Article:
The News from Germany

Nieman Lab have been talking about German daily newspaper Die Welt as it restructures its newsroom to merge with the twenty four hour TV news channel acquired by parent company Axel Springer in 2013.

Ken Doctor at Nieman Lab thinks this could be the a test of the idea of convergence as he starts to look forward to ‘questions we’ll be talking about into 2016’;

You remember convergence. It seemed crystal clear: The route forward demanded both traditional local print and broadcast skills combined in what we can multimedia, multiplatform publishing. (I guess we’re there. But we don’t hear those words much anymore.) But then all the American newspaper/broadcast companies, one by one — Belo, Scripps, Media General, Tribune, Gannett — swore off the notion of convergence, and split their newspapers from their TV properties. Once-promising convergence experiments, from Tampa to Phoenix, fell by the wayside. Now, ever-energetic Axel Springer is testing a major convergence of its own: WeltN24.

Shan Wang, of Nieman Lab has been talking to Jan-Eric Peters, editor in chief at Die Welt, about how they are striving to integrate TV and digital and the advantages and problems that doing so brings. The aim is to have teams of people who work within a single subject section to produce stories that are made once for multiple channels and outputs, however the infrastructure needed to achieve this is still in development.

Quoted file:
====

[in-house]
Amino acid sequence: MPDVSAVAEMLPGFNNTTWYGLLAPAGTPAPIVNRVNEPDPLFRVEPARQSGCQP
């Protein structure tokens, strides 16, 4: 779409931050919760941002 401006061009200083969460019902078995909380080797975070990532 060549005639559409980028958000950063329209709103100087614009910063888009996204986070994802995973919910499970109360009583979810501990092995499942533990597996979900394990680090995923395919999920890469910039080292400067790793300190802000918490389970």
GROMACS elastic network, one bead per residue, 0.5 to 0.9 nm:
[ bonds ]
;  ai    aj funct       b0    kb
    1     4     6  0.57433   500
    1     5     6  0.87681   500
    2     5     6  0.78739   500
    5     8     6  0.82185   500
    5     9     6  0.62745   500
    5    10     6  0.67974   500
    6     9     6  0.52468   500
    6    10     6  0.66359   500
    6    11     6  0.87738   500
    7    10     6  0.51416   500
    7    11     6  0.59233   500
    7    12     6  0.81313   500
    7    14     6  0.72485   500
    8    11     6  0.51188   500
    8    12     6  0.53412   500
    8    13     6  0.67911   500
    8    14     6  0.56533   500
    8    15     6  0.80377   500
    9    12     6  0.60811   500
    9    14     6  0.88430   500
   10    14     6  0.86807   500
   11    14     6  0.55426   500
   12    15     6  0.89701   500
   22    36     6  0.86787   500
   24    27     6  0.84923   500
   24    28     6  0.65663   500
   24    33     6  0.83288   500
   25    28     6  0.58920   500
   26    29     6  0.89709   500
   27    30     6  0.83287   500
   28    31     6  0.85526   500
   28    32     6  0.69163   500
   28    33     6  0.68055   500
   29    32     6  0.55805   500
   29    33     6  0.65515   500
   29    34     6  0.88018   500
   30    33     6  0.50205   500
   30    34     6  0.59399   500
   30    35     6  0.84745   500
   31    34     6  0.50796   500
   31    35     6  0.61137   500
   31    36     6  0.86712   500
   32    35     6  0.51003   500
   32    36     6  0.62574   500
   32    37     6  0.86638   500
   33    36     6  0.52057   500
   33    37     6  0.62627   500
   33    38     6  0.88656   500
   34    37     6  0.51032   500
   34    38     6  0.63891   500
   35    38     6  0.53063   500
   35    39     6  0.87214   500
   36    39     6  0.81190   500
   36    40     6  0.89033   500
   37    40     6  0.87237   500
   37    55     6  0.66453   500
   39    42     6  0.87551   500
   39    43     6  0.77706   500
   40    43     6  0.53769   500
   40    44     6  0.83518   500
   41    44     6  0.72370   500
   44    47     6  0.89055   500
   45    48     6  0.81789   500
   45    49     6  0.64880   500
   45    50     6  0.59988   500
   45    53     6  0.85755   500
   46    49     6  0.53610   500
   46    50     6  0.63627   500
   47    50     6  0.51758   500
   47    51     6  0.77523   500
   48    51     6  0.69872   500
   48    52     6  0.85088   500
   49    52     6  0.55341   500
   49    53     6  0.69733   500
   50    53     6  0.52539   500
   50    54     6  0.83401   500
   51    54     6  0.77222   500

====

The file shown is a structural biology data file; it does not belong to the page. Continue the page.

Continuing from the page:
At the moment, most of N24’s production staff can’t physically relocate into the Axel Springer headquarters because they need the broadcast infrastructure at the TV station. Construction on a new Axel Springer building will start in a few weeks and should house both the TV and the rest of the Die Welt staff by 2018. For now, a few “ambassadors” represent the TV teams at Die Welt’s daily meetings. “With big stories like the G7 summit or the refugee crisis, we have to have morning meetings with teams consisting of at least a writer, a TV reporter, maybe a video person who can help us Periscope, and so on,” Peters said. “It does become much more complex with TV.”

In a separate article Wang also looks at some emerging German news sites which aim to reach out to ‘young audiences’. Wang thinks the framework within which this is happening is different to the saturation of the U.S market with startups like ‘Vice, BuzzFeed, Fusion, Vox, Mic’. In Germany, the news apps aimed at millennials are more likely to be born out of the traditional legacy publishers as they strive to attract and keep a younger audience within an aging population.

“There’s a whole lot of movement in the German media landscape — this is an incredible time,” Sebastian Horn told me. Horn heads, a project from Zeit Online that first debuted in beta in July. He runs the site from a separate small office space in Berlin, tucked away behind a kitesurfing shop.